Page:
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Discovering the secrets of the dead

By Xinhua | China Daily | Updated: 2017-04-17 07:35

Forensic experts work at a DNA laboratory of the public security department in Changchun, Jilin province.Wang Haofei / Xinhua

Unlike most Chinese, Qin Ming does not shy away from the subject of death. In fact, "talking with the dead" is part of his daily work.

Qin, 36, is a forensic expert with the public security department of Anhui province in East China. He shot to fame last year after his suspense novels, which he based on real cases, were adapted for TV.

"The concentration needed to examine a crime scene or conduct an autopsy is always rewarded when a suspect is identified. That is the appeal of the job," he said.

"Although the stress is more than most could stand - and I often complain - I still love the work."

Forensic medicine has a long history in China. Collected Cases of Injustice Rectified, which was written during the Song Dynasty (960-1279), is believed to be the first forensic science book ever.

Because his birthday is Jan 10, many of Qin's friends say he was born to be in the police as 110 is the emergency number in China. His father had been a police officer and he encouraged his son to follow suit, but Qin went to study forensic science at Wannan Medical College, Anhui, instead.

It was during his time there that he saw his first dead body - a classmate who had been stabbed in a mass brawl. "I was shocked," Qin recalled, adding that police caught several suspects, and the coroners helped them identify the killer.

Many years later, he wrote about this experience in his first novel - Voice of the Dead. In his role with the provincial public security department, Qin is only summoned to attend serious investigations. Each year he examines about 40 or 50 bodies. "In a sense, China is pretty safe," he said.

One of his most difficult cases was the killing of an entire family. "We spent 19 days looking for DNA to link it to a suspect," he said.

Han Ying, 28, is the only female coroner in Yongqing county, Langfang in North China's Hebei province.

"We work on all kinds of cases - traffic accidents, suicides and even theft," she said.

Han grew up watching crime dramas and dreamed of being a policewoman since she was little.

A graduate from Hebei Medical University, she refused a job as a doctor to become a coroner, despite the salary on offer being much lower. Even when pregnant, Han continued to work as a crime-scene coroner, despite the conditions being far from luxurious.

"There are no toilets out in the wild," she said.

Many Chinese believe dead bodies can bring bad luck and Han's parents begged their daughter to take a break from work while she was pregnant. She pretended to agree for their peace of mind, but continued to work regardless. "Every time I went to a crime scene, I put the police badge on my tummy and whispered: 'Mom is a policewoman. The police will protect you,'" she said.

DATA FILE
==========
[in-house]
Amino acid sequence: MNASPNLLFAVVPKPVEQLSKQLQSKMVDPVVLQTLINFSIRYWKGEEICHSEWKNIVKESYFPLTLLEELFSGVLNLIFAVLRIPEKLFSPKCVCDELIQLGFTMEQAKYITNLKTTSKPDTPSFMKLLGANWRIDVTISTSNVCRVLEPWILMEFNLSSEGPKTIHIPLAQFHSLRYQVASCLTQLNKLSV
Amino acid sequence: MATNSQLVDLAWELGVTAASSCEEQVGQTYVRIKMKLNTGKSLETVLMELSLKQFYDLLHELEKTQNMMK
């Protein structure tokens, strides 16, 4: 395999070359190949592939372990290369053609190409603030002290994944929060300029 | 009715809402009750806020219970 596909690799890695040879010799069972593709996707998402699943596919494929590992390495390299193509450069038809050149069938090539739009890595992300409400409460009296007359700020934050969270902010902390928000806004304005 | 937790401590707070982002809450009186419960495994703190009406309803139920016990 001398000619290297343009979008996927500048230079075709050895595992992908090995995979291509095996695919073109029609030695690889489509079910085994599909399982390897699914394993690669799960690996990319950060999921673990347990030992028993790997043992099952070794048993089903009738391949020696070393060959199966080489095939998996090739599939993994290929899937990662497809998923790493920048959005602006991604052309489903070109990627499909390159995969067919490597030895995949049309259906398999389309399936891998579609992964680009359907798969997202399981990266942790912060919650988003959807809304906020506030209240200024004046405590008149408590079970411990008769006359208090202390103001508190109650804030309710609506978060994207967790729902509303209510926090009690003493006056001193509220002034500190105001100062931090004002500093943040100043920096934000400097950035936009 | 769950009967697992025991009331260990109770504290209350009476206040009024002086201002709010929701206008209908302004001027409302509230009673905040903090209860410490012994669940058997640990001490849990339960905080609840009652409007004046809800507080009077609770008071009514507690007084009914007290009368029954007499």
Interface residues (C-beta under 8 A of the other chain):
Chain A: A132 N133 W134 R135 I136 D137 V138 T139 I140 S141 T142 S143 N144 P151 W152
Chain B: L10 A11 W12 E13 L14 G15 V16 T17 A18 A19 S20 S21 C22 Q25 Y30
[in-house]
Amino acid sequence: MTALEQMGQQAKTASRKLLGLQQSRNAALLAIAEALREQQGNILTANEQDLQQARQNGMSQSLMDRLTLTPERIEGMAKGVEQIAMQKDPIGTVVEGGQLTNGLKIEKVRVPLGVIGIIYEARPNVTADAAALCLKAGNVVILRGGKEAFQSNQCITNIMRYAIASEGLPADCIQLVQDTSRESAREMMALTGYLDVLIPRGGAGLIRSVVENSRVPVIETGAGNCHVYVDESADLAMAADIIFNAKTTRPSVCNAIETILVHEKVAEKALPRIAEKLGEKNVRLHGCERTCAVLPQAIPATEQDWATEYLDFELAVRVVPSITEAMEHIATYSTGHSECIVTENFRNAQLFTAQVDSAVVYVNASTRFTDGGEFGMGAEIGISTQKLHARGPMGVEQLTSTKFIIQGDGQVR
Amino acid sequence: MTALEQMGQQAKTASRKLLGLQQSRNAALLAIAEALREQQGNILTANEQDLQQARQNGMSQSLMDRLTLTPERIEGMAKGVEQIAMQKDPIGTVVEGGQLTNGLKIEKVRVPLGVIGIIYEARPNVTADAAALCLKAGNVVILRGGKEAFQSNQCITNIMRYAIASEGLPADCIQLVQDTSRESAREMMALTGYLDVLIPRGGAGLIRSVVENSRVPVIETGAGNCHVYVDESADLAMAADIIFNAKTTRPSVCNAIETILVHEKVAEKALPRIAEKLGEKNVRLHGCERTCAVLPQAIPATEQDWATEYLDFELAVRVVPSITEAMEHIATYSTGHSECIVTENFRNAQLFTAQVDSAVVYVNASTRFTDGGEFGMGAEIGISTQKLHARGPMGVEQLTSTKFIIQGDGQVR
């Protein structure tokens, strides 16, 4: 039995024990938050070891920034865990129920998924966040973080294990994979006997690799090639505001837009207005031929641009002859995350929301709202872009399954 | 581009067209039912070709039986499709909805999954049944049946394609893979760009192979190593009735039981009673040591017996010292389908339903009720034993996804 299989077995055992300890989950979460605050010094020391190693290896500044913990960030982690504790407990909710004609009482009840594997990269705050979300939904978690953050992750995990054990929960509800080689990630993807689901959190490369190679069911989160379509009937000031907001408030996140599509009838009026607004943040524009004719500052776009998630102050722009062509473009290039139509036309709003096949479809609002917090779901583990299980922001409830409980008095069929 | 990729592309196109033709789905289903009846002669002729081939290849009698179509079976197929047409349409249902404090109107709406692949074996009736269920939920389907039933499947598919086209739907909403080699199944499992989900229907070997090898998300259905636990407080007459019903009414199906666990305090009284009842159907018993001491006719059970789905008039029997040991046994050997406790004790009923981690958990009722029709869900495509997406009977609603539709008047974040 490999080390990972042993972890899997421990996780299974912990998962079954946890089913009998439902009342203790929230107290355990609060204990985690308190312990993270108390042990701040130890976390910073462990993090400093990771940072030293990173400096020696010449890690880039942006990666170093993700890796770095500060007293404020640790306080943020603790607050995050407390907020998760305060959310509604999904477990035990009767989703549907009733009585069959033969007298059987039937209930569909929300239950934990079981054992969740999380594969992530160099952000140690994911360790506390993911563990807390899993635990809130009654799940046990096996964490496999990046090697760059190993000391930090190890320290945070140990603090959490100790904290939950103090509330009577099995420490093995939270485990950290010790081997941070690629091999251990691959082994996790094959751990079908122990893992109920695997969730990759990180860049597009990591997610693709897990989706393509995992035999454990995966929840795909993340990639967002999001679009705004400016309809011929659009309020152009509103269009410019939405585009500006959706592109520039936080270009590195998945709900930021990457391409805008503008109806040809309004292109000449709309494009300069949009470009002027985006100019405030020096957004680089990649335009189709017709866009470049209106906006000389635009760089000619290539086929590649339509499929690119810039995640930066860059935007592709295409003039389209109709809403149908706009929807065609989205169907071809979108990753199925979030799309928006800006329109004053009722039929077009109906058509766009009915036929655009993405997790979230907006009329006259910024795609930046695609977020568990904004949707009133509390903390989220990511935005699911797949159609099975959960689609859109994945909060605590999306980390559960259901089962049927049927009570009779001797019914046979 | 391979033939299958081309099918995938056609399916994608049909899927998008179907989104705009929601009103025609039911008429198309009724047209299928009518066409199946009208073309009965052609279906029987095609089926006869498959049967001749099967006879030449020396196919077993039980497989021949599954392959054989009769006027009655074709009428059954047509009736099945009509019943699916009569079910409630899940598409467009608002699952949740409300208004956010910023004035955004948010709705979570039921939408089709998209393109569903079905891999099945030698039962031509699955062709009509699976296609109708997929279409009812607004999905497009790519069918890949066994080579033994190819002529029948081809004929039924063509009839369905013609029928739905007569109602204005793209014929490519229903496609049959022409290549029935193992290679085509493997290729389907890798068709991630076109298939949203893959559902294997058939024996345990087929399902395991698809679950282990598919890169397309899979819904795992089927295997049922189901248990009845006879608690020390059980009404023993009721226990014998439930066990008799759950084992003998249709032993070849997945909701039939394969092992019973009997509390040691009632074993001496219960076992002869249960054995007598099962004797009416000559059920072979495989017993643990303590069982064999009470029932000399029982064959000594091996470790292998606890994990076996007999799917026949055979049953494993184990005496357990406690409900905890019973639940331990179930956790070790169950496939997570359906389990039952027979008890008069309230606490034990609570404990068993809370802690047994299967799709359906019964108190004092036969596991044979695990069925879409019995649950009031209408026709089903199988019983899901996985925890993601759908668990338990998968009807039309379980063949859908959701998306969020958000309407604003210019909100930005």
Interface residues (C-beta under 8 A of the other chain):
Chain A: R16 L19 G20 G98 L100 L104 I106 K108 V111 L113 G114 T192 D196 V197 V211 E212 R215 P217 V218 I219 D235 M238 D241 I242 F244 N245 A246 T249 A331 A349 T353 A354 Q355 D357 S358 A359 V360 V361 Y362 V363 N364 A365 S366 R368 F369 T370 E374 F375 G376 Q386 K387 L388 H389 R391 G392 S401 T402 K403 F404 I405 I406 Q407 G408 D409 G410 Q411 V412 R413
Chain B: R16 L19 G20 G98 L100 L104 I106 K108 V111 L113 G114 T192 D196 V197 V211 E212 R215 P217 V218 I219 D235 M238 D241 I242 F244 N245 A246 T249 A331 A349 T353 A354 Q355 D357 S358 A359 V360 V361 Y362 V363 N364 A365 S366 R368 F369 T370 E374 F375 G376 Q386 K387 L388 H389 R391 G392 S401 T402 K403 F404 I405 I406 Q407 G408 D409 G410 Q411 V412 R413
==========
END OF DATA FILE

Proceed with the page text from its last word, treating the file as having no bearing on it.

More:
Forensic science is not easy work. Qin once worked for 10 hours straight on a homicide case that had been elaborately disguised as a traffic accident. The stress and exertion gave him a herniated cornea.

Many forensic experts also struggle with the psychological strain of the job.

If the victim is a child or died unnecessarily, Qin said he often feels depressed and uses sleep to numb the pain.

"The job offers me a good opportunity to reflect on life," he said.

Han said seeing so much death made her love and cherish her own life more.

"The topic of death still remains a taboo for many, who believe that coroners bring bad luck," Qin said.

Han is no stranger to people who refuse autopsies on their relatives, or refuse to accept the results. "I understand their sorrow, but it still saddens me that I am not being understood. We work hard without rest to find out the truth for them."

However, both admitted that as TV shows like Crime Scene Investigation and Bones become increasingly popular in China, people's attitudes toward their occupation are also changing.

When Qin was in college, there were only nine universities in China that offered forensic science courses, with about 300 graduates each year. Many coroners have a medical science major.

Thankfully, advances in technology are at least making forensic science more precise. "It is much easier to find forensic evidence now, we can often lift cells from things touched by suspects," he said.

Despite all the changes, one of Han's habits remains unchanged: every time she has finished examining a crime scene, she wipes off the dust from faces of the dead and arranges their hair.

"No one knows better than us how to respect the dead," Qin said. "By finding out the truth, we are preserving the dignity of their last moments."

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